Speakers forum: Black voices, origins, and futures
There has been a series of conversations happening in Seattle recently. They seek to answer questions around who people are, and where they came from. Or how they view their relation to Africa.
Artist Natasha Marin gathered small groups of people to make community and share origin stories.
We were invited to hear this session, which started with the question: What does it sound like when you claim yourself -- who I am; where and who I came from; what I’m here to do?
The conversation flows on, prompted by more questions. When do you feel most indigenous, or at home? What is your relation, real or imagined, to Africa? Then it finishes with lullabies.
The gathering is casual and caring, but Marin invokes a sense of presence. It has the import of an honest moment, of both weight and lightness.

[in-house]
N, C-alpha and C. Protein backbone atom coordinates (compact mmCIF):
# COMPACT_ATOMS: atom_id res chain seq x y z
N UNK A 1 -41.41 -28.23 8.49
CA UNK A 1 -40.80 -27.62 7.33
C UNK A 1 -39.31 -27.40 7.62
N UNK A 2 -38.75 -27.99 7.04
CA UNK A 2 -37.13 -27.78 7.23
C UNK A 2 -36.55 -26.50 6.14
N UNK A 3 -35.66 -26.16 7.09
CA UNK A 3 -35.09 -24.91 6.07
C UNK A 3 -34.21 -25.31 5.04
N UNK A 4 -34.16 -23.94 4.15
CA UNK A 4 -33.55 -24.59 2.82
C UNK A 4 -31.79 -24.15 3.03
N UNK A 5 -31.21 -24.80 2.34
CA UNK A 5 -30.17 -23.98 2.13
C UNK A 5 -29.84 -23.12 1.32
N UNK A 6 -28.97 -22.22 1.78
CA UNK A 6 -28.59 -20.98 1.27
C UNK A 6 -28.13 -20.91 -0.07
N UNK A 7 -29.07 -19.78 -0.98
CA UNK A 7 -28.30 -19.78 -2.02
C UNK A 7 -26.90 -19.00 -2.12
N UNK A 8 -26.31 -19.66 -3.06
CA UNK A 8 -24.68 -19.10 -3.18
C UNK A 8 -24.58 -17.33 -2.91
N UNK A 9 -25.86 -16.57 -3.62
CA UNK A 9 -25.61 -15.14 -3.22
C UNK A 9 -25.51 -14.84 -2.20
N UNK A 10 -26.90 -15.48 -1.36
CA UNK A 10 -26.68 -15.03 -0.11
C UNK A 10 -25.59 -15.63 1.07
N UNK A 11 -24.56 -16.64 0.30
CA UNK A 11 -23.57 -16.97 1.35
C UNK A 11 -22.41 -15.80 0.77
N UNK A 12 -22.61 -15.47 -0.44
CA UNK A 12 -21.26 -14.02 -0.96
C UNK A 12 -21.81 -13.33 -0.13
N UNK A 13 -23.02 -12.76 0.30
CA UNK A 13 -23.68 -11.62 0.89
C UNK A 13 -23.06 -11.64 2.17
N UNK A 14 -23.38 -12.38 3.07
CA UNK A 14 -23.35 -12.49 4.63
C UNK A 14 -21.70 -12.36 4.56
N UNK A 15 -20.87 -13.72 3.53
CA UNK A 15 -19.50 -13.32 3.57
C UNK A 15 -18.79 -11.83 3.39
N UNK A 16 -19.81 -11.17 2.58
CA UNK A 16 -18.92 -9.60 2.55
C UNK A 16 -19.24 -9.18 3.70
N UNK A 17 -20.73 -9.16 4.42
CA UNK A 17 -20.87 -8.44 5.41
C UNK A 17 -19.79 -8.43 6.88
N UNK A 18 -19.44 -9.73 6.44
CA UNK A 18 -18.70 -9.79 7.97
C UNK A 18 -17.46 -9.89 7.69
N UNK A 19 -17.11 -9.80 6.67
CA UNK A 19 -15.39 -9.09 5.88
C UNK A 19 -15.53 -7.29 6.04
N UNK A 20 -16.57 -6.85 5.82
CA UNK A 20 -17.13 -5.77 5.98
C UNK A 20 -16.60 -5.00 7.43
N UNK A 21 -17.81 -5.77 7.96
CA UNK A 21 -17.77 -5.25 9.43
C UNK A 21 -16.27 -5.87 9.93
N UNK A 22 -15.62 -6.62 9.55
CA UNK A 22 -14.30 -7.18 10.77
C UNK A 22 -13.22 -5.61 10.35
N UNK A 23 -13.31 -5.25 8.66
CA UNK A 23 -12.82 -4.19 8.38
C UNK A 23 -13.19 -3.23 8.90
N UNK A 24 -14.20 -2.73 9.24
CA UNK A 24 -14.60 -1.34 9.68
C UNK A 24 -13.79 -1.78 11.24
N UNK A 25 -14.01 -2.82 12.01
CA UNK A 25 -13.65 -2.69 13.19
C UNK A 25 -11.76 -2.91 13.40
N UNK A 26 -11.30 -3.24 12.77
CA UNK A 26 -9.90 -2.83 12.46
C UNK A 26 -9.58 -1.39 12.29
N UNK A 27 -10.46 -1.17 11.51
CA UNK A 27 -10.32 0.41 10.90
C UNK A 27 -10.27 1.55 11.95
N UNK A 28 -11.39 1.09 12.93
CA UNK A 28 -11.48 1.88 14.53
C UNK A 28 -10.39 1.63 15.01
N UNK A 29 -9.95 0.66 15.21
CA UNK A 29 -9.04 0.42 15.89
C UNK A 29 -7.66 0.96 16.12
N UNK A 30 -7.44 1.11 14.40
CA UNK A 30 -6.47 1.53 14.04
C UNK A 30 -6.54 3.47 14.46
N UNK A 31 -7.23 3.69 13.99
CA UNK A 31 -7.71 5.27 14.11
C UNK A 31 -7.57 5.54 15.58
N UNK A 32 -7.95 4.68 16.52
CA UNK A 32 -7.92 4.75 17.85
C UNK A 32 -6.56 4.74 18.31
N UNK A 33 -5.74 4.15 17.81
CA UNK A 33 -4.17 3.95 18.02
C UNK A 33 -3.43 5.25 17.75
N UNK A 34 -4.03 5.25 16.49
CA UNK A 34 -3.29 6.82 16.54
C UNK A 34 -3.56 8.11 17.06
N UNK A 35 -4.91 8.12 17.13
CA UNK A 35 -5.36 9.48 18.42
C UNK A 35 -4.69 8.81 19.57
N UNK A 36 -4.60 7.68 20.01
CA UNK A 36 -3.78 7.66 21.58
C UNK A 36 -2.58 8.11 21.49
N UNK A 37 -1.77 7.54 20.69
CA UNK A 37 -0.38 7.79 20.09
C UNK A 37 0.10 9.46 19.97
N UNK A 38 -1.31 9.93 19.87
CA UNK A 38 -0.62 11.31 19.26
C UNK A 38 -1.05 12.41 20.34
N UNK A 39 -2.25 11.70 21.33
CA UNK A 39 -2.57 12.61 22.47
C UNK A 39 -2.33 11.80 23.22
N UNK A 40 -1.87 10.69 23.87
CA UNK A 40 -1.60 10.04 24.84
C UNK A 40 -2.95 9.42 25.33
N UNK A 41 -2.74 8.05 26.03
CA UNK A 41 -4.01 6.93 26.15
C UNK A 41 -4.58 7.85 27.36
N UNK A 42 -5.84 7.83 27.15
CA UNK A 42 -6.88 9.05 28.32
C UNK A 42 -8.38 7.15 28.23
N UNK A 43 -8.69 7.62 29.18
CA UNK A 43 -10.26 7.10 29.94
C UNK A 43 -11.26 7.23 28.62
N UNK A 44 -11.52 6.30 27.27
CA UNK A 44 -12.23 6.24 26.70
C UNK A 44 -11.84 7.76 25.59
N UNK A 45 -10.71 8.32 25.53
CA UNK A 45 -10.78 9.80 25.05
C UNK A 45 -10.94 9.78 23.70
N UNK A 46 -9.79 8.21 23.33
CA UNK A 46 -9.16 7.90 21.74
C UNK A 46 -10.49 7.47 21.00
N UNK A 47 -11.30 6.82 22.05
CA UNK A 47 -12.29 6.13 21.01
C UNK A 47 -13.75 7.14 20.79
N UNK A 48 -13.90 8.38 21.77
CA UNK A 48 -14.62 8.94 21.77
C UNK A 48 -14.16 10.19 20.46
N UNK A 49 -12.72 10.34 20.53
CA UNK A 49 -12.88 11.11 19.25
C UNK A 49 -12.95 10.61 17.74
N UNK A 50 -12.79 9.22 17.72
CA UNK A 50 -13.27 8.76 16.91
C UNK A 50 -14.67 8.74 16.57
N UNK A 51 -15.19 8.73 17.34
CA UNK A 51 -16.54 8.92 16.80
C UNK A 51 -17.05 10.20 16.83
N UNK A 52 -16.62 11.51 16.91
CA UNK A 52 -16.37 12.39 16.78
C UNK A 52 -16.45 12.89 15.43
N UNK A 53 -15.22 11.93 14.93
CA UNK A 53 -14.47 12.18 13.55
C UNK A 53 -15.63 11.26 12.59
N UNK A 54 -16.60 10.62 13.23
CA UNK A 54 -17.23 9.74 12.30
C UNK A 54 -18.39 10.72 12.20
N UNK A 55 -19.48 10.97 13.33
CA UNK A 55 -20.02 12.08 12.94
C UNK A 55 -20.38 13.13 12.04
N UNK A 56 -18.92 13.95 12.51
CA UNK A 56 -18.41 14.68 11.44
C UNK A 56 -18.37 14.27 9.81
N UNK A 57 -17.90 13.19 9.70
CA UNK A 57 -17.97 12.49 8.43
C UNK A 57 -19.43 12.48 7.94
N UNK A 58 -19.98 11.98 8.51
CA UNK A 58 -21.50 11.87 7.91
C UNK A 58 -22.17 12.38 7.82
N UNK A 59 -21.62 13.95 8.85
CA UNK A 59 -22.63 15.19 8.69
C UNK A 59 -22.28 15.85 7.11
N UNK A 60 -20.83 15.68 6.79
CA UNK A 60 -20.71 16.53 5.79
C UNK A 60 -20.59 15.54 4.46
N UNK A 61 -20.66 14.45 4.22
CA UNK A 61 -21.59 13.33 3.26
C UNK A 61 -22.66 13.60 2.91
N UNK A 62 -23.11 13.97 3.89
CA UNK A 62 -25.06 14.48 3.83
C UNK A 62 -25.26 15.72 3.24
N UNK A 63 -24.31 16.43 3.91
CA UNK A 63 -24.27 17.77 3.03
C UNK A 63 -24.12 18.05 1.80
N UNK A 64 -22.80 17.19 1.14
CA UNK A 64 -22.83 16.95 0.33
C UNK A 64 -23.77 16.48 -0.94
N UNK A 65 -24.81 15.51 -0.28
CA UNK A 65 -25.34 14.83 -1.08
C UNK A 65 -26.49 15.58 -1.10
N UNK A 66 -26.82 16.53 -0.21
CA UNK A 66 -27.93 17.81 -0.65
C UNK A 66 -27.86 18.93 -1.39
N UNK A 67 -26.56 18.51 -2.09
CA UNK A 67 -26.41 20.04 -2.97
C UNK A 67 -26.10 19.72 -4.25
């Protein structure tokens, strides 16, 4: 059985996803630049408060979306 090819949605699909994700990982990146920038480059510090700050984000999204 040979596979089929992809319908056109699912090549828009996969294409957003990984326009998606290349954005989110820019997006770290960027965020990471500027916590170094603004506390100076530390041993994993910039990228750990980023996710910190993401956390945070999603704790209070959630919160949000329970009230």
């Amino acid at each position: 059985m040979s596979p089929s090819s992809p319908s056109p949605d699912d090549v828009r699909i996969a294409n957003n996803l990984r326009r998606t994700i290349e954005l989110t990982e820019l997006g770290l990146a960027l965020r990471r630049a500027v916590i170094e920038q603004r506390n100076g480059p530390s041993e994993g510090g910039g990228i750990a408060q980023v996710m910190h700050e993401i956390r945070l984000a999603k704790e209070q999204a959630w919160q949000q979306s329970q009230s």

Natasha Marin is a poet and interdisciplinary artist: “The creative work I produce takes on many forms: poetry, video, sound, performance, and immersive and interactive installation. This multiplicity defines my work and functions like a native tongue. I use this language of multiplicity to communicate most profoundly who I am and what I believe about the world we are living in.”
Marin is the curator of the new book Black Imagination: Black Voices on Black Futures. She led this conversation with guests Syreeta Bernal, Hasaan Kirkland and Nii Okaidja at the Jack Straw Cultural Center studios on December 13, 2019. Ayesha Ubayatilaka engineered the session.
Please note: This recording contains unedited language of an adult nature.